Mental capacity and wellbeing have been in the spotlight again recently after it was revealed EastEnders star Dame Barbara Windsor was suffering from dementia.

The 80-year-old was diagnosed with Alzheimer’s four years ago but has steadily worsened causing heartache for her loved ones.

People are now being urged to set up lasting power of attorney to save their relatives the anguish of dealing with their financial affairs after being diagnosed with dementia.

A lasting power of attorney is a legal document that allows you appoint a person to make decisions for you, if you become ill or have an accident and are left unable to make decisions for yourself.

This week is Dementia Action Week, designed to encourage people to help improve the lives of those with the condition in a dementia-friendly environment.

The Alzheimer’s Society say around 850,000 people in the UK have dementia, with a new diagnosis made every three minutes. This is expected to increase to two million by 2051.

Dementia is a disease where it’s impossible to determine how quickly a person will deteriorate. And if a dementia sufferer loses their mental capacity without a lasting power of attorney being in place, their family won’t be able to access funds or sell a property. Instead, they will have to apply to the Court which is costly.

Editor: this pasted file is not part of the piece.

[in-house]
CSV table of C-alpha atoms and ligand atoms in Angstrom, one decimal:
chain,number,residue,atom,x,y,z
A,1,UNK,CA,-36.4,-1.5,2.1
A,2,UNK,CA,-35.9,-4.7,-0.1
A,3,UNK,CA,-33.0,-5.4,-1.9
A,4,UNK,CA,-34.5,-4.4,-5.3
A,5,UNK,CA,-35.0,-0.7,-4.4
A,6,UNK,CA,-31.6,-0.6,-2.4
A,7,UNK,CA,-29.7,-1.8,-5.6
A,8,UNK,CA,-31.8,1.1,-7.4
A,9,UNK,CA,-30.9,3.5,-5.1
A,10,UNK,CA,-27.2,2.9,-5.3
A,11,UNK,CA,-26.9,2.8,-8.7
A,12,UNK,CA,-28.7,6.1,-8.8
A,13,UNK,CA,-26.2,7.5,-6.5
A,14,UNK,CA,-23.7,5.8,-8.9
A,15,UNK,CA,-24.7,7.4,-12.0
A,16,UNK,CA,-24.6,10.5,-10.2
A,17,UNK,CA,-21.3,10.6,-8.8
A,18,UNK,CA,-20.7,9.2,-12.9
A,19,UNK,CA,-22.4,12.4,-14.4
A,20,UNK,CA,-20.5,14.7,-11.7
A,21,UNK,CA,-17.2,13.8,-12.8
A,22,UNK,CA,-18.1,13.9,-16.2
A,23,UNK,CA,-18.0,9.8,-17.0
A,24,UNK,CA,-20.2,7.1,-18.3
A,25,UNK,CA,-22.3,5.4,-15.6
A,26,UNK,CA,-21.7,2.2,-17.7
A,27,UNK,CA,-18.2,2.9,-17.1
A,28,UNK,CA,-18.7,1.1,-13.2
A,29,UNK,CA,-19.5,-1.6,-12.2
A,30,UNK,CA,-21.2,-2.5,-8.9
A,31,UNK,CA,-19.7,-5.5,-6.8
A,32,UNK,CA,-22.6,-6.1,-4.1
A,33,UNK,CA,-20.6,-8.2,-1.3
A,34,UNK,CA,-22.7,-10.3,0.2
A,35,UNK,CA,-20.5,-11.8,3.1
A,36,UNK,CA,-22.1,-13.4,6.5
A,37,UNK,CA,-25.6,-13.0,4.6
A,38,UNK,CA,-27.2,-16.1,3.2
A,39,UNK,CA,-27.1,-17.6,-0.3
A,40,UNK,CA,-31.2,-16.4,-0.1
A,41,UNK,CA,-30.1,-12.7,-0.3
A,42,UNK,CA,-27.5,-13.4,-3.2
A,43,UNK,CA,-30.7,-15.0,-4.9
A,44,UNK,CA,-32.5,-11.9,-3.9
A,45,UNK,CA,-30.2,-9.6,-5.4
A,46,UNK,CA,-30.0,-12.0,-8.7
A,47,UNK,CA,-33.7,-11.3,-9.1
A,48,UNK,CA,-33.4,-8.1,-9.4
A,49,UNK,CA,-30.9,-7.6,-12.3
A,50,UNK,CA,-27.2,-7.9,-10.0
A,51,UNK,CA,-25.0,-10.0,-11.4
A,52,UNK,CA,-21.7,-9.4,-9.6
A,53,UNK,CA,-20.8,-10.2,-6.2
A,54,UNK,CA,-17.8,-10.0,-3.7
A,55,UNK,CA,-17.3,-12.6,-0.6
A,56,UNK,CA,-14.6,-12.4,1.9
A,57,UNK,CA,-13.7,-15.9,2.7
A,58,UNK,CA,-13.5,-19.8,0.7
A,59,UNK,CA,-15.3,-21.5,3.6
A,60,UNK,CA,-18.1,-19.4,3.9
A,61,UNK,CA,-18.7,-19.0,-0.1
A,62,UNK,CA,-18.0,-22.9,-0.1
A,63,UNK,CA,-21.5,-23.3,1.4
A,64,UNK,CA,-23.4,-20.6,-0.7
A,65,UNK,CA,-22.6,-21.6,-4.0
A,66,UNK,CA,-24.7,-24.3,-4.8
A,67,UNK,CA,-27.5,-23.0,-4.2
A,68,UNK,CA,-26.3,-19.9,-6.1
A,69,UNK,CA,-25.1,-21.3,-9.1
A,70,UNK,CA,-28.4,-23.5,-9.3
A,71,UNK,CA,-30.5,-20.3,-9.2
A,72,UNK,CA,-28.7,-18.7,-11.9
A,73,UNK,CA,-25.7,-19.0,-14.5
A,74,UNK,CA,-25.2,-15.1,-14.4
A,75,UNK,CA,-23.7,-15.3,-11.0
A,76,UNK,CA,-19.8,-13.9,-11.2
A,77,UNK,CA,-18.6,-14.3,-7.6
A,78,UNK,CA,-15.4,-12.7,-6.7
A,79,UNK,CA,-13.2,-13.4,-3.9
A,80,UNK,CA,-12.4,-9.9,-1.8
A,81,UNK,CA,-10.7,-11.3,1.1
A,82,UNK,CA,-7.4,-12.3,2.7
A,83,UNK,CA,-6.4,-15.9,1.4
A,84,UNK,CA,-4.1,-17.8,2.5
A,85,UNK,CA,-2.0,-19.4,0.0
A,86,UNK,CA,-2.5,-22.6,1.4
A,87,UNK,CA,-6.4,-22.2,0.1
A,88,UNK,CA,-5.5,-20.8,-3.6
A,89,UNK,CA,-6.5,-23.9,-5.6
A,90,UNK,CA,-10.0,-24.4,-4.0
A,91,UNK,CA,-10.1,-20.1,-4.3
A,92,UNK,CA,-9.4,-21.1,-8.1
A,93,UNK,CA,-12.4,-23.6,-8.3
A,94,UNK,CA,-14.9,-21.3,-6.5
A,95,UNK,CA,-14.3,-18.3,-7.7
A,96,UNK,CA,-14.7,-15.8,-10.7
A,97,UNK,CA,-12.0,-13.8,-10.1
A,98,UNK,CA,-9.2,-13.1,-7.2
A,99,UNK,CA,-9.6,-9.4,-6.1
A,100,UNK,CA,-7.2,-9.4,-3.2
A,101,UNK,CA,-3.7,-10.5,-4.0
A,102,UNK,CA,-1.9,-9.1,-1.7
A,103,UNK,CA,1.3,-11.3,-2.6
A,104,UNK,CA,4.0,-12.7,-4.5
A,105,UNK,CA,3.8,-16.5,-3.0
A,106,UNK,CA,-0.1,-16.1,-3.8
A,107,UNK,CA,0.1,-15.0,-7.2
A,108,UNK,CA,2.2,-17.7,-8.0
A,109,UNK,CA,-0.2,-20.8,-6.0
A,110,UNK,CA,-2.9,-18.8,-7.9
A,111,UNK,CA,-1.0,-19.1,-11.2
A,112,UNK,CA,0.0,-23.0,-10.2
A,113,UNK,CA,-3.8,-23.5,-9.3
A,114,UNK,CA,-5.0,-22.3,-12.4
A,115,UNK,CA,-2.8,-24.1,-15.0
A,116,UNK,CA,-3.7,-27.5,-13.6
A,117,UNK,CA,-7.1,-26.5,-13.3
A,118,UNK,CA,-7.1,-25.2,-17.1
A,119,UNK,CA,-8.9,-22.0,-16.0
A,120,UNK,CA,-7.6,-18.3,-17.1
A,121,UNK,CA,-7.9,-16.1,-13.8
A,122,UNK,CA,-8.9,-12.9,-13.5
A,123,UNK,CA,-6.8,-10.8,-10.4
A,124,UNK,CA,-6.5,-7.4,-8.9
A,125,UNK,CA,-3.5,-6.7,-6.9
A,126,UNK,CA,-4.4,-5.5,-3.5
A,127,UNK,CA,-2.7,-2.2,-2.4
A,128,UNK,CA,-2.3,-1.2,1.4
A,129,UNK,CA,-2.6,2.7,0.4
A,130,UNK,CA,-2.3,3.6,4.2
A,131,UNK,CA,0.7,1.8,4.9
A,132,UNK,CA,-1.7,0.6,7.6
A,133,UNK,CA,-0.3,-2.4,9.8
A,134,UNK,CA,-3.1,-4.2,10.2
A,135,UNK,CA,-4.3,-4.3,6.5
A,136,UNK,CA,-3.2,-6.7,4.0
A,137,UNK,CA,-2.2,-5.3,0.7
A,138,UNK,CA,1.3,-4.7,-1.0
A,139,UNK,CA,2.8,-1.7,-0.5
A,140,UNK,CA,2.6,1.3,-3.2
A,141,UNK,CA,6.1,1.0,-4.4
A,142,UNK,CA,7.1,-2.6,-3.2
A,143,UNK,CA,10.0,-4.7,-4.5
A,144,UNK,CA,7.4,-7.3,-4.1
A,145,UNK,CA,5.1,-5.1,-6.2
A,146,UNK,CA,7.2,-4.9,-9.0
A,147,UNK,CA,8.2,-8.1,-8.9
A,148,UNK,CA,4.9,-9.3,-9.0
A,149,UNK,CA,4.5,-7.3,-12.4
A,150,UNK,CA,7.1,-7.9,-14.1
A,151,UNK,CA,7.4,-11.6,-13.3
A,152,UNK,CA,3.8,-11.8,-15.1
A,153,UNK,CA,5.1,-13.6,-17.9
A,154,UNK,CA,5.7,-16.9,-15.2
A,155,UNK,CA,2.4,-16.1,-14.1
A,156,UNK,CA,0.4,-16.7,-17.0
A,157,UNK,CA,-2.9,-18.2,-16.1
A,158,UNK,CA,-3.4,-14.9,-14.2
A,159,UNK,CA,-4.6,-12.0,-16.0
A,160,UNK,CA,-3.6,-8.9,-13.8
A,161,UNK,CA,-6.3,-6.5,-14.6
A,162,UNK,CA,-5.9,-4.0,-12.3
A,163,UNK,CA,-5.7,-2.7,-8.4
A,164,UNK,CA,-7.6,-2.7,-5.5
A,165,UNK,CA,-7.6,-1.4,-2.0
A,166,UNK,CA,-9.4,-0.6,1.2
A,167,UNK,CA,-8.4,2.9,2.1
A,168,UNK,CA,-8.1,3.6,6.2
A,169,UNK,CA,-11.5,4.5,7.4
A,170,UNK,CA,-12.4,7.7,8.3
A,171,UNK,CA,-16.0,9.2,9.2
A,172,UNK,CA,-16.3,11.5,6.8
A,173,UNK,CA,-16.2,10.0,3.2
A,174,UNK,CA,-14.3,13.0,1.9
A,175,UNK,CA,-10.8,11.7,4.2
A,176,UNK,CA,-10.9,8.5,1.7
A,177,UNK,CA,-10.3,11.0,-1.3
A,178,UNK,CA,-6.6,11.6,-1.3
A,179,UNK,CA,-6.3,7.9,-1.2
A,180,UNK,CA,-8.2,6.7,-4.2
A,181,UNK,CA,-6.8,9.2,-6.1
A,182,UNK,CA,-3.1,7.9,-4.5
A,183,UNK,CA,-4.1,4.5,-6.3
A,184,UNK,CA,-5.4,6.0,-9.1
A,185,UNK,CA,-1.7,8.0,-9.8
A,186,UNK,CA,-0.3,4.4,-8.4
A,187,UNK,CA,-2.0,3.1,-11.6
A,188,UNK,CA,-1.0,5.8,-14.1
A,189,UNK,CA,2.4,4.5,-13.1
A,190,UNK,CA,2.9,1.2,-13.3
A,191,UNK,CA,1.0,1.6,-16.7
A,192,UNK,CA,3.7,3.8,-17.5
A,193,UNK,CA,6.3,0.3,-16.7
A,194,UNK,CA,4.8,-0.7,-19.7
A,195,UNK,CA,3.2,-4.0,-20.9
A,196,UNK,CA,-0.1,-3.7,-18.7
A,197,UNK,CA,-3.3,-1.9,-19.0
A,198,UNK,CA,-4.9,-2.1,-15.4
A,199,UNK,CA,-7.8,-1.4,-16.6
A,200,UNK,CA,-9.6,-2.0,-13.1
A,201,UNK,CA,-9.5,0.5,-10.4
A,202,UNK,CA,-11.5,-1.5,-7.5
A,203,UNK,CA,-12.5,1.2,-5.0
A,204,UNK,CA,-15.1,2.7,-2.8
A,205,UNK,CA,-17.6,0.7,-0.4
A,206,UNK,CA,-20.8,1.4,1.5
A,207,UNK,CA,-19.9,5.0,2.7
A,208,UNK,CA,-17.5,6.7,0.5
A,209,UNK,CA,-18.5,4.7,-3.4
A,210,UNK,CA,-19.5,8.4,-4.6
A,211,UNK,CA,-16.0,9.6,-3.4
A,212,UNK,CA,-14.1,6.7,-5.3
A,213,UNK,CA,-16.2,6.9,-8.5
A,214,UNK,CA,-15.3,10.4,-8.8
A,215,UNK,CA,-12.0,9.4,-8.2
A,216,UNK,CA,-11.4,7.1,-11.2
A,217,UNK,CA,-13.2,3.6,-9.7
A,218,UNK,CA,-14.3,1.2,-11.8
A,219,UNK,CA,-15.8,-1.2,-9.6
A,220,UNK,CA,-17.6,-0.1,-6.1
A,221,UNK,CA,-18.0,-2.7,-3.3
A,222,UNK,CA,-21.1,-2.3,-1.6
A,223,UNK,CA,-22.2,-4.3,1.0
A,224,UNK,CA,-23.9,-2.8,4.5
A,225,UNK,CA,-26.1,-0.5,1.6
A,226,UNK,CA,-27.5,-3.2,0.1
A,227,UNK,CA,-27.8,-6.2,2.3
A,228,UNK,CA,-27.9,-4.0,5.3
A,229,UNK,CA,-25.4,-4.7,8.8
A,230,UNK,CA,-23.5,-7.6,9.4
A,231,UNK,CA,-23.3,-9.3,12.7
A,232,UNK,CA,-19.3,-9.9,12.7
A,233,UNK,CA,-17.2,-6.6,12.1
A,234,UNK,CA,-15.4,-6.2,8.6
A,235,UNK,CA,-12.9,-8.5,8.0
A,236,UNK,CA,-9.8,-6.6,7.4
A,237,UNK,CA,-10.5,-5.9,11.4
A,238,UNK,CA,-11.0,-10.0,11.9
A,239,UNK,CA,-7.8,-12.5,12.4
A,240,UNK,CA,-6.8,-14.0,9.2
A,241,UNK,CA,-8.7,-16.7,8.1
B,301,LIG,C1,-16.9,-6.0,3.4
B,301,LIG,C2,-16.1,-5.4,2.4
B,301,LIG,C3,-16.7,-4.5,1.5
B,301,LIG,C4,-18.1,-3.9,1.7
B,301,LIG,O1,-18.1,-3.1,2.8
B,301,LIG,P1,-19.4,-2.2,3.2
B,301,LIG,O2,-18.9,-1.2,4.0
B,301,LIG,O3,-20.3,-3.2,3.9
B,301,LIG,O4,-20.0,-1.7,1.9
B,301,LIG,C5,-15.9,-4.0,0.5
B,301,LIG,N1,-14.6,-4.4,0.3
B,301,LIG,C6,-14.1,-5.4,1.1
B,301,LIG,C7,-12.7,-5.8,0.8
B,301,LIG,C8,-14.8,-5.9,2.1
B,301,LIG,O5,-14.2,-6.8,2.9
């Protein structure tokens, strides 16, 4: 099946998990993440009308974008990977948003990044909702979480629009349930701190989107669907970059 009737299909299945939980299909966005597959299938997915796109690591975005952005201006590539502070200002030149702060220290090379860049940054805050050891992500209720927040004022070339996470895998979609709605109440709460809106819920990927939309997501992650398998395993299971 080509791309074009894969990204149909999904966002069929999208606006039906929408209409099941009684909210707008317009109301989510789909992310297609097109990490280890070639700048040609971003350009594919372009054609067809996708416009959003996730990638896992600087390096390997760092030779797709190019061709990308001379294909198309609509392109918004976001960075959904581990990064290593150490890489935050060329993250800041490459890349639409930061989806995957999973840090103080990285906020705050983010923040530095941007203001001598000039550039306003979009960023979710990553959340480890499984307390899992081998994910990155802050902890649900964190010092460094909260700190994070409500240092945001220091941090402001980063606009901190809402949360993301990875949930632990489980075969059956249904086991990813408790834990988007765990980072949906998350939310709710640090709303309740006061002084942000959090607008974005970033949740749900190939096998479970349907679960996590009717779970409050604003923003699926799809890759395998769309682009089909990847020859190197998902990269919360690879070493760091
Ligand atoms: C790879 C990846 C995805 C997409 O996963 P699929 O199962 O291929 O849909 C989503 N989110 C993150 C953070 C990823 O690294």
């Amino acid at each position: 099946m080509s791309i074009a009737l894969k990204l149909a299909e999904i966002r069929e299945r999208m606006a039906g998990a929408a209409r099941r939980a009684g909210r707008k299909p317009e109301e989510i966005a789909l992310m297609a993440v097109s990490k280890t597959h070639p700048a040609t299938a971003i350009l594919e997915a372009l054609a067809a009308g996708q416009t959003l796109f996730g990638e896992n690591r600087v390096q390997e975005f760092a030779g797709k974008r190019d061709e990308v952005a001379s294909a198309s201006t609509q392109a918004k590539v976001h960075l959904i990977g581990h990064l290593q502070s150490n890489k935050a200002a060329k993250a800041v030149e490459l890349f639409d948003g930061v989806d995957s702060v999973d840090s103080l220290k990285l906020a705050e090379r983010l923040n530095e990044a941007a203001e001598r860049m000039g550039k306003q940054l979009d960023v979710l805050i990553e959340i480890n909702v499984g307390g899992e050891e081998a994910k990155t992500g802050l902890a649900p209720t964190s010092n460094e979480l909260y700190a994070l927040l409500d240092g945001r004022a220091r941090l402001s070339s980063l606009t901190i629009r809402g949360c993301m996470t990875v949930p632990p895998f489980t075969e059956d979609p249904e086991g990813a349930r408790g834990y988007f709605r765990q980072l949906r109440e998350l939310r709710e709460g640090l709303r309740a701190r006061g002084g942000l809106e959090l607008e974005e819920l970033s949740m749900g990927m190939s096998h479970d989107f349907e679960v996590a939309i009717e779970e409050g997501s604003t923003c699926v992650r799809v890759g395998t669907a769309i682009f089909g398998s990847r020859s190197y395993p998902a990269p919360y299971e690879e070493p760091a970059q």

Use a lasting power of attorney to plan for when you no longer have the capacity to make your own decisions – but make sure the person you appoint to handle the decision-making is trustworthy. It doesn’t have to be a solicitor – just someone you trust.

There are two types of lasting power of attorney: one for health and welfare, and another for property and financial affairs.

A health and welfare attorney can only make decisions for you when you’re unable to make them for yourself. These include taking charge of your daily routine; medical care; going into a home; or life-saving or life-sustaining treatment.

A property and financial affairs attorney has the authority to control all your funds and assets. These can include paying bills, collecting pensions and other benefits, buying or selling a property on your behalf, filling in tax returns and dealing with the banks.

The exact decisions they can take depends on what you put in your lasting power of attorney.

Do not wait until the onset of dementia or when you start forgetting things to take action. A lasting power of attorney can be made for anyone aged over 18.

And for a lasting power of attorney to be valid, it must be registered with the Office of the Public Guardian.

At QualitySolicitors Amphlett Lissimore, we can help relieve the pressures of creating a lasting power of attorney – from choosing an attorney and deciding what type of lasting power of attorney is right for you, to correctly registering the documentation.

For more information call our private client team on 0208 771 5254.